Taman Beji Griya is located in Desa Punggul, a little shy of an hours car ride north from Sanur. Google maps took me almost right to it but when I entered the village I saw a sign for Taman Beji Griya Waterfall and promptly parked beside another car on the side of the road. After 20 mins walking with the kids on a paved path above padi fields (and negotiating our way through a bit of jungle on a vaguely there trail to get around the bit of the path that had been swept away!) we arrived at a car park and trail head for the waterfall. Oops. My bad. But the additional walk was spectacular – no regrets!

In Bali, you have to pay a small to fee access a lot of the waterfalls. Its usually pennies, about 20-50k but the villages need the cash and use it to keep the paths clean and in some places, build infrastructure to make access easier and safer for tourists. Some of the lesser known spots are still wild and free but Beji Griya, you have to pay. So anyways, we arrive at the trailhead to the waterfall and there are easily 200 or so Balinese beautifully dressed in their ceremonial sarongs, men in white shirts and ladies in white lace. Shit. I forgot. Its the full moon. In fact, that day it was a super moon lunar eclipse. Maaaaaaaasssssive deal here! We were greeted in Balinese “Om swastiastu” and I sheepishly asked if we could visit the waterfall when the ceremony was done. But the man said I didn’t have to wait, we were welcome to go down into the canyon while everything was in progress. I just had to wear a sarong and pay to enter. I’m not sure how much it was – 20k maybe – I wasn’t paying attention when he slipped my change into my hand. I was too busy hoisting Eia in the hiking carrier further up my shoulders off my hips to make way for the ladies arms that were wrapping a sarong around my sweaty waist ๐Ÿ˜€

We went down some stone steps and came to an open ceremonial area full of worshippers – some milling about soaking wet, some queuing in waist deep water to pray at the fountain. I felt like we were intruding a bit but the Balinese are so welcoming, ADORE kids (especially when I tell them our kids are part Indonesian) and were super eager to share this with us so we carried on down the steps into the canyon! Where we joined another queue of people adding offerings to a growing pile of offerings beside the river. The really cool thing about this canyon are all the 3D carvings in the canyon walls – snakes, hands, faces, fish. I thought the kids would love it! Arlo was in to the enormous snakes (imagine the Basilisk from Harry Potter and you’d be close) but I think the tortured faces may have traumatised him. Oops. Again, my bad.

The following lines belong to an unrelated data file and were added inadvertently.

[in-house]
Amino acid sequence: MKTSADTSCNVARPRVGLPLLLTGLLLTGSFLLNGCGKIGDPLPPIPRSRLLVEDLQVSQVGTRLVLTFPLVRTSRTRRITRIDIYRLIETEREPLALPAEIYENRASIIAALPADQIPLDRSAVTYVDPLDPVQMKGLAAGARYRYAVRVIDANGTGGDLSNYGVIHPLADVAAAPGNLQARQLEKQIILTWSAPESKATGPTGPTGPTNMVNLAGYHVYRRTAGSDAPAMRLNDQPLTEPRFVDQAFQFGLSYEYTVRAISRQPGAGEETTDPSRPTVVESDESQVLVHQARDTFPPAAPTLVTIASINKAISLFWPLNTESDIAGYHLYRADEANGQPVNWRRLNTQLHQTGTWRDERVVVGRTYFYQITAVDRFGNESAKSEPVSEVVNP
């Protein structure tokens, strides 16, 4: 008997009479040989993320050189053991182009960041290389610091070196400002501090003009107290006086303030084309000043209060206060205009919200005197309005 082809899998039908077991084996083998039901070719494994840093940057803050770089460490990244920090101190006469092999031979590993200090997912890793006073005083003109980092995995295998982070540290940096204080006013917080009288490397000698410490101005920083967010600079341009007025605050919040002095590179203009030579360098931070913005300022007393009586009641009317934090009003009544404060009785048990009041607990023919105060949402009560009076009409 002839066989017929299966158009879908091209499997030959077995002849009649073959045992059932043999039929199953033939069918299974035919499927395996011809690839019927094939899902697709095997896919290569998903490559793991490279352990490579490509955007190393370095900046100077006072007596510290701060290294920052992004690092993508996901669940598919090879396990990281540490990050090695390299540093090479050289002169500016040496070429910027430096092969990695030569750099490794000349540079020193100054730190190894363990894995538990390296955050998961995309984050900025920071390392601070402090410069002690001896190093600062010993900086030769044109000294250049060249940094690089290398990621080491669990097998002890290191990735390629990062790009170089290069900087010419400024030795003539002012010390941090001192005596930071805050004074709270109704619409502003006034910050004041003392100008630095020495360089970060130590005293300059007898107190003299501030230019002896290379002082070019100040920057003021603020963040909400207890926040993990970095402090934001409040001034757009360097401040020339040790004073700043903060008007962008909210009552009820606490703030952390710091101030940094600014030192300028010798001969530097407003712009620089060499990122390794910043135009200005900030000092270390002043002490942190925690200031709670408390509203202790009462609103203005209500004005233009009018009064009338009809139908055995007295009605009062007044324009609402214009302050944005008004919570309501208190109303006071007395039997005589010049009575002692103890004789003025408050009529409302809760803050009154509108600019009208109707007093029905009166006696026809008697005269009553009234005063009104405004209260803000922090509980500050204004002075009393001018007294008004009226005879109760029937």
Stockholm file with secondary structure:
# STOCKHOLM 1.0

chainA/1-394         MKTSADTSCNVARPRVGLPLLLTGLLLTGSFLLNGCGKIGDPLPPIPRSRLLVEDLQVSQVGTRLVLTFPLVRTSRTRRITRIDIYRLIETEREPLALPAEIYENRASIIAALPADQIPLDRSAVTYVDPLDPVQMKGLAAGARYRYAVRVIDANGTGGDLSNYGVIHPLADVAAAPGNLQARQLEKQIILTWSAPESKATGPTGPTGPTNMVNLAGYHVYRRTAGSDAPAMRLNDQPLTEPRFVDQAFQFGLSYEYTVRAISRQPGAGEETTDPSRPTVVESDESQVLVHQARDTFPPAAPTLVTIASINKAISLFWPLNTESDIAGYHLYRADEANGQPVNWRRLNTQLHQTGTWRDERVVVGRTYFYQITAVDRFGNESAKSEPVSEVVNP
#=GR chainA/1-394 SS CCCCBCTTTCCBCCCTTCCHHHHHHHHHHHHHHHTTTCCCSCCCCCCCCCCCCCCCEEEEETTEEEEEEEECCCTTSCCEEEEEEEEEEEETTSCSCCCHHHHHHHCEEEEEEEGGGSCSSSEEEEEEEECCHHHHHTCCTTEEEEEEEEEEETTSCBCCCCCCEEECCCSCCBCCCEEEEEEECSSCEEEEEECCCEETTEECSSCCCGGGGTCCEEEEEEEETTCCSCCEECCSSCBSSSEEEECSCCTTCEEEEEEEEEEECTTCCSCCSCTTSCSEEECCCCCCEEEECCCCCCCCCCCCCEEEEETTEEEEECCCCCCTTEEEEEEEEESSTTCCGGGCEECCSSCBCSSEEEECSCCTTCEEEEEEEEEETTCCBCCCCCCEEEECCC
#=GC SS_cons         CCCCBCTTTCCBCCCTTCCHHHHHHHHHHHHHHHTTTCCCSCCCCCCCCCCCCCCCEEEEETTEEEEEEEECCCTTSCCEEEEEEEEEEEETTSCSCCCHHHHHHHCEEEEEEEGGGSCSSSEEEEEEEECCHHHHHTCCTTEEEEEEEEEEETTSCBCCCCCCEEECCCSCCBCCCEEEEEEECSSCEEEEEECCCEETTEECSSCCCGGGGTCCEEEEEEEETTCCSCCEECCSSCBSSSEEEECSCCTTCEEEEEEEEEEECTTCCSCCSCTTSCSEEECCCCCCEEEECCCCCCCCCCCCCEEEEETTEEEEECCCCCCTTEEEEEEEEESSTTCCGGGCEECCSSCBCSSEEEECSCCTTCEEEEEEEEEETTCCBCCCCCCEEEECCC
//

Something else that made this waterfall stand out from any other we’ve visited was the screaming. There was a queue of people waiting to walk under the waterfall, fully clothed and scream, shout or laugh. The first couple of shouts I heard I thought the water must just be cold but I asked the lady in front of me (who so happened to be the one who’s arms had been around my waist 20 minutes previously) what was going on and assuming my Indonesian is as good as I think it is , she said they scream the first time to let out emotions maybe anger, sadness etc and scream the second time to let in joy. Arlo has been, shall we say, challenging these last few weeks – this is exactly what I needed.

They asked if I wanted to join in. Uhhhh, hell yeh I did! I had a lot of parenting rage to externalise, they practically had to drag me backwards out of the waterfall ๐Ÿ˜€ I’m not sure I got round to the joy part ๐Ÿ˜€ Oh and did I mention, I still had Eia in the hiking carrier and Arlo holding my hand when I went under? I’m not sure how I thought it’d go but I probably shouldn’t have been shocked that it went down like a lead balloon. Eia especially was seriously unimpressed. Especially since the sodding towel was on the back of the carrier. Oops. My bad! Don’t feel to bad for them though – I took them to soft play the next morning to make up for it. They loooooooove soft play. I hate soft play. We’re totally even.

Eta’s face….massive mum fail!

If you’re ever in the area for a visit or wanna put this on your Bali bucket list, here are the logistics:

Name: Taman Beji Griya Waterfall

Location: Jl. Mawar, Punggul, Kec. Abiansemal, Kabupaten Badung, Bali 80352

Entry: There’s an entry fee, I wanna say it was maybe 20k per adult? Definitely not more than 50K. Small kids go free.

Access: a stone staircase takes you down in the little canyon. 5 minutes from the parking, tops. Unless you park in the wrong place like I did ๐Ÿ˜€

Trail Difficulty: None, unless you’re not good with stairs! Though theres not very many.

Suitable for Small Kids: Absolutely! It’s not a long walk down, they can manage it on their own with a hand hold. Just watch out cause the steps and base of the canyon are slippery! Big and little kids will love the carvings!

Swimming Hole: No but you can stand under the waterfall to cool off and de-stress ๐Ÿ˜‰

Bonus Local Info: The walking track is signposted in each direction when you leave the waterfall. I put a photo above. This is the track we walked along after parking in the wrong place! It’s definitely worth a wander, the views over the padi fields are stunning! And its a super easy track for small kids since its paved, assumably for motorbike access for petani (farmers). PS, don’t forget mozzie spray!